Good News for Head and Neck Cancer Patients



While head and neck cancer is neither as frequent nor as deadly as other cancers worldwide, it is of particular interest to research scientists because of its inherent invasive and metastatic characteristics.

While chemotherapy and radiation are becoming more commonplace, surgery still plays a major role in treatment of the oral cavity and surrounding areas. An otolarygology fellow that I worked with once in a head and neck cancer laboratory once described the most severe cases as a cat and mouse game where the surgeons “chased” the cancerous cells from one site to another.

Recently, the National Cancer Institute issued a report entitled, A Kinder Cut:  Advances in Surgery for Head and Neck Cancer. It reviewed many recent advancements in the treatment and management of head and neck cancer, including:

  • Smaller Surgeries:  The advents of minimally invasive endoscopic approaches to treatment have greatly improved surgical morbidity rates in head and neck cancer patients. Recent clinical trials are experimenting with transoral (through the oral cavity) endoscopic surgeries.  While it’s yet to be seen whether this approach to surgery affects long-term survival outcomes, preliminary data seems to suggest decreased surgical morbity levels, hospital stays and blood loss.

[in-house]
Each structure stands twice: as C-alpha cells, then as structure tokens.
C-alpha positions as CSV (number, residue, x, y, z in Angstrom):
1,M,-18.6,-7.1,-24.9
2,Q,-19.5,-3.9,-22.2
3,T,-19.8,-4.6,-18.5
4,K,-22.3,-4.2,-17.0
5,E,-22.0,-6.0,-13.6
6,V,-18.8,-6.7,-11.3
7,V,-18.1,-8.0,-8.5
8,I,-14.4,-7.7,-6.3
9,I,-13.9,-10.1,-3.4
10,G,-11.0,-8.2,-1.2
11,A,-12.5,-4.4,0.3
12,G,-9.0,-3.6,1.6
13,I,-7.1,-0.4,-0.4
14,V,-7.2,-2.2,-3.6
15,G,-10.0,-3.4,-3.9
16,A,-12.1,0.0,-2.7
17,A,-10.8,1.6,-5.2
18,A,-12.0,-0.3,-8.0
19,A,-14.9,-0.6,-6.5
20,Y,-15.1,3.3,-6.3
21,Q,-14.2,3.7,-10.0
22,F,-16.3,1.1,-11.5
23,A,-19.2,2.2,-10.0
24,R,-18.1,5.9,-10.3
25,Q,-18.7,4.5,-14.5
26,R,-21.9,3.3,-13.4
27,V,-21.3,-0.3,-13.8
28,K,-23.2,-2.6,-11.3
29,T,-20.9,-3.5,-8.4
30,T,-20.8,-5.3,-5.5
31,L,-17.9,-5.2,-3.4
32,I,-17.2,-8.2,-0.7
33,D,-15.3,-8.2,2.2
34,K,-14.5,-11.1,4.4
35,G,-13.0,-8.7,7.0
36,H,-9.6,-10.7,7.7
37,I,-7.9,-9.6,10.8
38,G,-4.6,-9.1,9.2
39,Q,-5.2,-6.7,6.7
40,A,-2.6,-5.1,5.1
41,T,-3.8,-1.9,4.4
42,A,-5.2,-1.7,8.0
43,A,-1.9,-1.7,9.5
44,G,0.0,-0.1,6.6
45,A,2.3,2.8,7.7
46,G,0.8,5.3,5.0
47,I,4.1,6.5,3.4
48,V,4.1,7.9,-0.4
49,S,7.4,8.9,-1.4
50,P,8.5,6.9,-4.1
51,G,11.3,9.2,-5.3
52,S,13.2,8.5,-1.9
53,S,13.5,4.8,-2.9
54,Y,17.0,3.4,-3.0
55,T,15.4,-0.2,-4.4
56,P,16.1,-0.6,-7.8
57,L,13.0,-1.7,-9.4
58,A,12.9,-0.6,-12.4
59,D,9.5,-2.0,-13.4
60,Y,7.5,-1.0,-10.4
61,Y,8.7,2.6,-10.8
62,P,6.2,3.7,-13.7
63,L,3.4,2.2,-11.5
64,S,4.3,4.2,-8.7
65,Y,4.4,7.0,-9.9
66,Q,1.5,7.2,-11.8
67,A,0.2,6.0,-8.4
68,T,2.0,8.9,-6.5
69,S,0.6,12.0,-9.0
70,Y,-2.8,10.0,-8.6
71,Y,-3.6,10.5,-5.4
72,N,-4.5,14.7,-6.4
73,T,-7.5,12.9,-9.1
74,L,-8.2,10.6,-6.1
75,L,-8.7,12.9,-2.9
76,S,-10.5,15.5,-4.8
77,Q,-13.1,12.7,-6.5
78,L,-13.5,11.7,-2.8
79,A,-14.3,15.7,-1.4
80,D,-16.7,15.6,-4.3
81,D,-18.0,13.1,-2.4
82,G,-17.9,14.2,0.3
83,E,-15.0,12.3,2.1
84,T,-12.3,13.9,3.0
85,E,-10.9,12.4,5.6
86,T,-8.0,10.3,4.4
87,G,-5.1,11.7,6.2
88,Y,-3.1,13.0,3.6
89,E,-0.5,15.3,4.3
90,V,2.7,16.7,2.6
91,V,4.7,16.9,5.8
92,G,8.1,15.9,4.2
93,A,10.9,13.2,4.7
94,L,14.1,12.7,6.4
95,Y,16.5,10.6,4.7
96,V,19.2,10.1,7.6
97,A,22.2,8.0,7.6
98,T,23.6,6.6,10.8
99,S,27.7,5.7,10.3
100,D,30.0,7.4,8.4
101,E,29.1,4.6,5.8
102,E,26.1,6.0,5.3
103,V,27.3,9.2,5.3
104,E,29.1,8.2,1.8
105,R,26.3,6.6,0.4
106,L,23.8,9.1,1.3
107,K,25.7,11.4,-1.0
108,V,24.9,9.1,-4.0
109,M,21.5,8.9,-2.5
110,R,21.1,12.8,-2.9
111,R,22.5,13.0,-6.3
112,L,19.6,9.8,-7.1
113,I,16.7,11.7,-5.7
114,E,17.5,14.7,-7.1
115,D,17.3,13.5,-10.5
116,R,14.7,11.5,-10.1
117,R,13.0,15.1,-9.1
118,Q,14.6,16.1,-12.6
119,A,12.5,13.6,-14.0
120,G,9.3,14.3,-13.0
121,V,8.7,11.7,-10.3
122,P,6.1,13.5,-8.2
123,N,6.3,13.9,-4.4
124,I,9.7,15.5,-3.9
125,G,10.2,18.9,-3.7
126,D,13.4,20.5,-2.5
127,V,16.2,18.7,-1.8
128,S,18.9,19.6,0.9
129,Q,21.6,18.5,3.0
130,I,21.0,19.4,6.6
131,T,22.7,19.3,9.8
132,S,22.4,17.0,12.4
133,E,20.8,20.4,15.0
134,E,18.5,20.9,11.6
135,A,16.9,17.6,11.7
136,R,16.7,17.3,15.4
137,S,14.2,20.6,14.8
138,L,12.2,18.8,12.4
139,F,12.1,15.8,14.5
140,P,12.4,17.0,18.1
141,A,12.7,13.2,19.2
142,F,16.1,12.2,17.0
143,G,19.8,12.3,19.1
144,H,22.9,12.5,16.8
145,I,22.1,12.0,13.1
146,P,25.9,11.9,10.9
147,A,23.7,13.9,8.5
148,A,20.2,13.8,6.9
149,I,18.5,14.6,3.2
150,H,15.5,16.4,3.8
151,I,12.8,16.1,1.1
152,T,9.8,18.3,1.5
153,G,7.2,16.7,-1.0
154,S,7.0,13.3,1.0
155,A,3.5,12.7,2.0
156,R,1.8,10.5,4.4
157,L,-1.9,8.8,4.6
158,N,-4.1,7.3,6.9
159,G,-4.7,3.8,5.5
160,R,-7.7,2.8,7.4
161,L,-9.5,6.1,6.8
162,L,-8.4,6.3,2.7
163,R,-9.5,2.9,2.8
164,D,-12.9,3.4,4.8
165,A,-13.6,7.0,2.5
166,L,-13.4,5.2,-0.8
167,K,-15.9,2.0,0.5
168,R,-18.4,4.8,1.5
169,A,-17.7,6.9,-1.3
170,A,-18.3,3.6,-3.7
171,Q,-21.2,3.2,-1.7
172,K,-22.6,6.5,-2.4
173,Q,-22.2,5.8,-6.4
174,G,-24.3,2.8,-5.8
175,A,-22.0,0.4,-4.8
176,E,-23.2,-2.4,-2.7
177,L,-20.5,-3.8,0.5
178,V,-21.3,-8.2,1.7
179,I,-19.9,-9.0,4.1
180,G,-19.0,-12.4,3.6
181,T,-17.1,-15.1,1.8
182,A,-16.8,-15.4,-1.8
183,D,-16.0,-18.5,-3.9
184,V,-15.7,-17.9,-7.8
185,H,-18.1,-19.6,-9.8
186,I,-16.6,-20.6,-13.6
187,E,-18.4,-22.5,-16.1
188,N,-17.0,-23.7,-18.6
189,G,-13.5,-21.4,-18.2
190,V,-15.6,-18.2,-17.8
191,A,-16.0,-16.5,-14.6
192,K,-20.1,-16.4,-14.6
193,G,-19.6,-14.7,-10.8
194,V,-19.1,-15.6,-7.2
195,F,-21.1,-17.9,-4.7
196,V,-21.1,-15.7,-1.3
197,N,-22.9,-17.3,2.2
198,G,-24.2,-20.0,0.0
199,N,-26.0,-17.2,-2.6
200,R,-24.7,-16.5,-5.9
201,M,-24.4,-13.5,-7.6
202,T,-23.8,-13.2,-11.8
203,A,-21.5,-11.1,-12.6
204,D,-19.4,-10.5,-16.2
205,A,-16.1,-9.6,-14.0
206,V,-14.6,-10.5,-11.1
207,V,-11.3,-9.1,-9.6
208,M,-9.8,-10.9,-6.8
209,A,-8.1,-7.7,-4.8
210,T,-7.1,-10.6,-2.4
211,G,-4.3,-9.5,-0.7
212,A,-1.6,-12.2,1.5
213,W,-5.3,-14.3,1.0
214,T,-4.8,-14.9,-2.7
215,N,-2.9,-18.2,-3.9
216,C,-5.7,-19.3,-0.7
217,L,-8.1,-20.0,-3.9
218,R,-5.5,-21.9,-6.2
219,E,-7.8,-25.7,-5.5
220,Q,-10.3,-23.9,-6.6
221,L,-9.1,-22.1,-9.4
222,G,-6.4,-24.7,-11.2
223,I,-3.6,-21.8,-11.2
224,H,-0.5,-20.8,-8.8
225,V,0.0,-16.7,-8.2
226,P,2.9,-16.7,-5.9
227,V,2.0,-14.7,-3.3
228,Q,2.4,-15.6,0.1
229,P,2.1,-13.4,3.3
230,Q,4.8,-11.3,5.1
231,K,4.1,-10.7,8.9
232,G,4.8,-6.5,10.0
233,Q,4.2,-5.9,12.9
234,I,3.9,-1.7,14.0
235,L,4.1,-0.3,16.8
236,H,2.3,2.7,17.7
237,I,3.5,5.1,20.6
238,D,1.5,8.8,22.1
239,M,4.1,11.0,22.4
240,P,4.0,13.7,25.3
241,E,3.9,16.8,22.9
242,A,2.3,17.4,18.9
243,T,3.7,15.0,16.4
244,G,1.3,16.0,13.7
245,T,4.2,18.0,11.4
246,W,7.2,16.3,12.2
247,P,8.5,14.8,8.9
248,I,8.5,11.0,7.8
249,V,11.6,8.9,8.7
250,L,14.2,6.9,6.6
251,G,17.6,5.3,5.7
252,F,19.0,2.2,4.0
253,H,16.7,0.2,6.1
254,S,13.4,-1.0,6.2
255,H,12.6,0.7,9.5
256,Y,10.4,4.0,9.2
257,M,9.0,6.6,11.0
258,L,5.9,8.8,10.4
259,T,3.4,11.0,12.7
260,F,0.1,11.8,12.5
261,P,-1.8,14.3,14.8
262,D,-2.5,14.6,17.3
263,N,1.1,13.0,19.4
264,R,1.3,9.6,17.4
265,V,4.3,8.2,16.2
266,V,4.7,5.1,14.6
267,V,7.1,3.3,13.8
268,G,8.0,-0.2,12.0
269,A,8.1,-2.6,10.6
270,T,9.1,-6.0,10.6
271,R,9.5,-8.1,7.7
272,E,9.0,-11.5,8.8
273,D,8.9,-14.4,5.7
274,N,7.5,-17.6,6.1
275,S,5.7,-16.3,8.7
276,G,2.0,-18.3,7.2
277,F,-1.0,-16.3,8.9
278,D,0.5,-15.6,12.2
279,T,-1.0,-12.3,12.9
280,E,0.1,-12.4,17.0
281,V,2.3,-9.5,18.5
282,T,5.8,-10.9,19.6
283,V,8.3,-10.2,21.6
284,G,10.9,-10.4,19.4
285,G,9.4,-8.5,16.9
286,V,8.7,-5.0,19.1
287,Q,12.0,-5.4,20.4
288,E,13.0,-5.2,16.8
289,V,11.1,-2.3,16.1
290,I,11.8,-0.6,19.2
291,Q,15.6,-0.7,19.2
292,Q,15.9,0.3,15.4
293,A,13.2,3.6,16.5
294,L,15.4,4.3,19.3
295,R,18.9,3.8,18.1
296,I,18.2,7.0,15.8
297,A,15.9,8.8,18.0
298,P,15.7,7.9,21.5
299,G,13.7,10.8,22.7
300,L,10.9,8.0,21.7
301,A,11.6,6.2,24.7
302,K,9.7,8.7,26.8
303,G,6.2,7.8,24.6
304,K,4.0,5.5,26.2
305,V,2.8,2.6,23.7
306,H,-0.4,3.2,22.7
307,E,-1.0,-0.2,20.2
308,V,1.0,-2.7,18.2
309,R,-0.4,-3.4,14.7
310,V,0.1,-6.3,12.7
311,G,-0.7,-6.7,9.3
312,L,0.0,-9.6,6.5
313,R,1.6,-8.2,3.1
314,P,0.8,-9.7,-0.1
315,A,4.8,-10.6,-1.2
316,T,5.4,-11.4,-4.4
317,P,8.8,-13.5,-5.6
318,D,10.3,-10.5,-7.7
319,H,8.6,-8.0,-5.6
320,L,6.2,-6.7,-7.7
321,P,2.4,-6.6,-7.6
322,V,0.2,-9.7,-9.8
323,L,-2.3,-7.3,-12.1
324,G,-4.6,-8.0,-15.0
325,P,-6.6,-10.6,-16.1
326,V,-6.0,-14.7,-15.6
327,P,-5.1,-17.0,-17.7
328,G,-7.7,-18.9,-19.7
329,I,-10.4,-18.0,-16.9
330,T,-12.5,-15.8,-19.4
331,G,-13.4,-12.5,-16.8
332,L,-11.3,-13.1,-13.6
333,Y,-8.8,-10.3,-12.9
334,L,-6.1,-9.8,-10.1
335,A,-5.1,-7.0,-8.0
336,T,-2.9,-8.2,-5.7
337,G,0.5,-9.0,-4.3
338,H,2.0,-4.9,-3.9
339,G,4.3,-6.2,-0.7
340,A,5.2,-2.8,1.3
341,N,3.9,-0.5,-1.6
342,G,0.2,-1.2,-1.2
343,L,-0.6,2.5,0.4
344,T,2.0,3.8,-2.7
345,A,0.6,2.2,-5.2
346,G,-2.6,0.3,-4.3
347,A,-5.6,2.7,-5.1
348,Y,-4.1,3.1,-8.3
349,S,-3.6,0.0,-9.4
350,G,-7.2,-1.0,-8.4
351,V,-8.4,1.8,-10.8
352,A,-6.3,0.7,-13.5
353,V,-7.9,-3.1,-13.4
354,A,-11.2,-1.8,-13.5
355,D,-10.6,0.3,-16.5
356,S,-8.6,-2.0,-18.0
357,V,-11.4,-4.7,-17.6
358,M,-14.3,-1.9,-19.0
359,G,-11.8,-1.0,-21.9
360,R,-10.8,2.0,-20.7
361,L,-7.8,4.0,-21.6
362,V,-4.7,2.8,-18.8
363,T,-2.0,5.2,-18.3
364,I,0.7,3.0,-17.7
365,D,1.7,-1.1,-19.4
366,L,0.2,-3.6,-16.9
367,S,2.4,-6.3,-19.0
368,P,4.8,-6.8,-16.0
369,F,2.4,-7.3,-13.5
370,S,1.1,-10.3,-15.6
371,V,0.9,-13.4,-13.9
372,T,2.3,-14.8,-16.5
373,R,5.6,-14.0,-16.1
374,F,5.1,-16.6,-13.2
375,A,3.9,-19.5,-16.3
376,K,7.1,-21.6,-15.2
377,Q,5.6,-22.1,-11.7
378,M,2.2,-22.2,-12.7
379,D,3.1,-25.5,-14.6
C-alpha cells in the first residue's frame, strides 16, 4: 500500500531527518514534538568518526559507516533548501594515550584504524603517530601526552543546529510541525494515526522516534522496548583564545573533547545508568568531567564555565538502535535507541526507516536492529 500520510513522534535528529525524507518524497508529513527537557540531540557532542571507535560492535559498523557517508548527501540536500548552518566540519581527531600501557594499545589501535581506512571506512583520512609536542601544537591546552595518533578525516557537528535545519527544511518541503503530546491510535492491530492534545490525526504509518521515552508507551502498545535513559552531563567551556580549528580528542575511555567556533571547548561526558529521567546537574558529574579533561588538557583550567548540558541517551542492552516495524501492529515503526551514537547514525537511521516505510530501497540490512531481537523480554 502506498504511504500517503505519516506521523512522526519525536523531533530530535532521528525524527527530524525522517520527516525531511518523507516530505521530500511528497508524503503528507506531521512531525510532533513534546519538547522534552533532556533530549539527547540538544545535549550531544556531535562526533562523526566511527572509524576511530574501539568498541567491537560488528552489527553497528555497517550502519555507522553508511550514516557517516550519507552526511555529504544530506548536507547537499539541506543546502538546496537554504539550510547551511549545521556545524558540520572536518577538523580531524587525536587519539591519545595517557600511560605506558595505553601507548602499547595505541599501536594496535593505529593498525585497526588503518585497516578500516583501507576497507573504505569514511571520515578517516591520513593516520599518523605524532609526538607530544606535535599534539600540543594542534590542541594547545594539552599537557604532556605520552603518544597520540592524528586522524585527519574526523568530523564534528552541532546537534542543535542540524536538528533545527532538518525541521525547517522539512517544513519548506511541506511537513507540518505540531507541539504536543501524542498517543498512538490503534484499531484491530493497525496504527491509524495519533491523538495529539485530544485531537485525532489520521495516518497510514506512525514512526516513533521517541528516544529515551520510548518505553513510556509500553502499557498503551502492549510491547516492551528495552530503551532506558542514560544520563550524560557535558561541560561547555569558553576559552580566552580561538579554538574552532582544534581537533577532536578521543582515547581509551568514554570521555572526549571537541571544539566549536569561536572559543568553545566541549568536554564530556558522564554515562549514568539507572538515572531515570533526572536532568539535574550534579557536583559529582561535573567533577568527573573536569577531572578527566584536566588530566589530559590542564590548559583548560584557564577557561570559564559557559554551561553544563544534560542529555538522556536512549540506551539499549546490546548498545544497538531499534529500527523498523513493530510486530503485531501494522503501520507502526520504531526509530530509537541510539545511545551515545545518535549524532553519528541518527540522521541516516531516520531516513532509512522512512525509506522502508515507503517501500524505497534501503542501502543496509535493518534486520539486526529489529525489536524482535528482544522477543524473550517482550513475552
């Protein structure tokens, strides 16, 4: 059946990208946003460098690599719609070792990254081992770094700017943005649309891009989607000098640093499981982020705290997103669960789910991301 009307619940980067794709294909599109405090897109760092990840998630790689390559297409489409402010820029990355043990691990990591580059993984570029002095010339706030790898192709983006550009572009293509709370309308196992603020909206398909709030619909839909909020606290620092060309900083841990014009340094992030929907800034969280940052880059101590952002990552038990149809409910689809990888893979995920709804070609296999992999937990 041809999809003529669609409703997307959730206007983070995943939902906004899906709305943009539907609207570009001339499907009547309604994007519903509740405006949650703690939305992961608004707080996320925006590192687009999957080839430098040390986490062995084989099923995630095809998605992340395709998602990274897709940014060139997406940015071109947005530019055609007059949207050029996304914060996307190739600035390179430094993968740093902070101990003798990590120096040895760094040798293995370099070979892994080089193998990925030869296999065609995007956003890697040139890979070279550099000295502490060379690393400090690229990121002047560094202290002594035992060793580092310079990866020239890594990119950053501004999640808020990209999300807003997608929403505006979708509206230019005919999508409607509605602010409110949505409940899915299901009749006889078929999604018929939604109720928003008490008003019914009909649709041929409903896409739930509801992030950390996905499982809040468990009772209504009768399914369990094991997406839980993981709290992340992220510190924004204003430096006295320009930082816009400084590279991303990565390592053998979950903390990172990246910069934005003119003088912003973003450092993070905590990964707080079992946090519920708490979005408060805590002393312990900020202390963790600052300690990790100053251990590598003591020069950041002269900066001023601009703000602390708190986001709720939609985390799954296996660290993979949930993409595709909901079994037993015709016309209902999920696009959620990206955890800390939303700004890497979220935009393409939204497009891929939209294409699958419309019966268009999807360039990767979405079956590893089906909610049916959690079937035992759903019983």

• Advances in Reconstruction:  Because the standard of care for head and neck cancer often leads to undesirable effects such as loss of speech and taste and a reduced ability to speak, eat, or breath, quality of life for head and neck cancer patients are on the right track. New advancements include surgical techniques that allow surgeons to move tissue from one spot in the body to a point of reconstruction with better success. Microvascular surgeries aim to reattachment of blood vessels to the original site of injury, which can also aid in reconstruction.

Whether your overall goal is cancer treatment or cancer management, it’s still very encouraging news for head and neck cancer patients.  See the original report for more details about these and other approaches.

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NOTE: The contents in this blog are for informational purposes only, and should not be construed as medical advice, diagnosis, treatment or a substitute for professional care. Always seek the advice of your physician or other qualified health professional before making changes to any existing treatment or program. Some of the information presented in this blog may already be out of date.
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